While these improvements in life were unprecedented, they came through means that were timeless; conquest and exploitation. The new prosperity of the many depended on the poverty of many more. Beneath the public optimism of the mid 19th century lay a private anxiety, a deep terror of the poor.
There were those who advocated abandoning the ideal of equality all together. Social Darwinists applied (misapplied according to some) Darwin’s concept of “natural selection” to the social realm. Those who were best suited to survive and prosper in the new industrial world did so, while those who could not had no claim to life, liberty, or the pursuit of happiness. Herbert Spencer coined the phrase “survival of the fittest,” frequently misattributed to Darwin. Spencer and others like him believed that some kind of natural competition for survival would do God’s work of sorting out the sheep from the goats. There were some like Cornelius Vanderbilt who believed that labor was a class of people to be sacrificed for the greater good. The problem with this point of view was that the playing field for this great game of king of the mountain never was level. No one chooses the circumstances into which they are born. And what happens when those assigned to the sacrifice refuse to go along with the ceremony? What is more, the boom and bust cycles of capitalism could transform today’s economic winners into tomorrow’s losers through no fault of their own. People who worked hard and honorably all their lives could be discarded for their failure to adapt to changed circumstance. People who thought gambling was a sin ended up losing everything through speculation. Hobbes’ nightmare vision of the state of nature as the “war of all against all” seemed to come true in the world remade through industrial capitalism.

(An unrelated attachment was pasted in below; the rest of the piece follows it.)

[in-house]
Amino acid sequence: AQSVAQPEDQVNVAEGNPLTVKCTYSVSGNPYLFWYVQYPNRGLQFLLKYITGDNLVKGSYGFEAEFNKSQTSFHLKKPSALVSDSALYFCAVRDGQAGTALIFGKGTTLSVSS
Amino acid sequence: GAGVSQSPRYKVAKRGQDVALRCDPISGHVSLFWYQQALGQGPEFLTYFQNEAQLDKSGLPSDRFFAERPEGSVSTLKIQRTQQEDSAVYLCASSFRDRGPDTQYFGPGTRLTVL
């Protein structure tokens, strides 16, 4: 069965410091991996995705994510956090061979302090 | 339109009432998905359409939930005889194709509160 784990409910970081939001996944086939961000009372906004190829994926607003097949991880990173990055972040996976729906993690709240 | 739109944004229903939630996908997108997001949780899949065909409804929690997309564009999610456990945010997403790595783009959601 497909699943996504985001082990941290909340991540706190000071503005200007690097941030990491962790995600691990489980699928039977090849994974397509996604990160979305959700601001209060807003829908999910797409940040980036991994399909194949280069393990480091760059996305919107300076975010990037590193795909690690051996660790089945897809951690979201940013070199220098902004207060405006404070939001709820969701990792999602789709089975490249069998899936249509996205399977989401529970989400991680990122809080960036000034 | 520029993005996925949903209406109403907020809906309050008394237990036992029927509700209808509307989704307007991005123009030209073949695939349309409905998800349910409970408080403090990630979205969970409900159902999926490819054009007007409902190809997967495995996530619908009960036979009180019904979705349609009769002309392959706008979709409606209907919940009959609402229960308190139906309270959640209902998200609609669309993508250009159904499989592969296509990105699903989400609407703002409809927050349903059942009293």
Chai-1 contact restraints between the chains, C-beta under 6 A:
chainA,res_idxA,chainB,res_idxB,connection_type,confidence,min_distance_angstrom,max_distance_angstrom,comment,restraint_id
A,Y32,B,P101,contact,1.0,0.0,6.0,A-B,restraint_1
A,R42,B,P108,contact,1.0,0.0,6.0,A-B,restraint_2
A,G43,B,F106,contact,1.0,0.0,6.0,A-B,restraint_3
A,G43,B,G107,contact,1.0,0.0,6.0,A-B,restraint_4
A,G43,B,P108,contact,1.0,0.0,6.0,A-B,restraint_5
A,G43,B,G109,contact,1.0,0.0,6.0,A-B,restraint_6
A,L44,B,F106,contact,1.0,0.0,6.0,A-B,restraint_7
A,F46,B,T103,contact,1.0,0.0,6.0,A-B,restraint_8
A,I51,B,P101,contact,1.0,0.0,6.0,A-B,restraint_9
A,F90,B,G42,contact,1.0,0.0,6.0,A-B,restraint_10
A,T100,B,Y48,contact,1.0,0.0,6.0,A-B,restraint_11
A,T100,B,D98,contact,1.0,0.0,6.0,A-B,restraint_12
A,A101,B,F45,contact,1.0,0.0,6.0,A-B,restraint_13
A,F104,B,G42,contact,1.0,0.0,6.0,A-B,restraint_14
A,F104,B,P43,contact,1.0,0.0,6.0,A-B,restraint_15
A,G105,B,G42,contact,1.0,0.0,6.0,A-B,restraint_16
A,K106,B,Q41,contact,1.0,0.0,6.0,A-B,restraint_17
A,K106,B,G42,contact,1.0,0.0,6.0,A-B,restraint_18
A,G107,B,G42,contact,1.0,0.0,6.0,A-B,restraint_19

The novelists of this time detected the deep anxiety behind the public confidence. Novelists like Dickens, Thackeray, and Edith Wharton exposed the savagery that lay just beneath the veneer of Victorian social convention.
In some ways, this terror of the poor, and of poverty, was the heir to the constant fear of rebellion by slave owners, the terror of being murdered in one’s bed by trusted hands, the terror of feeling the sting of the lash inflicted on others.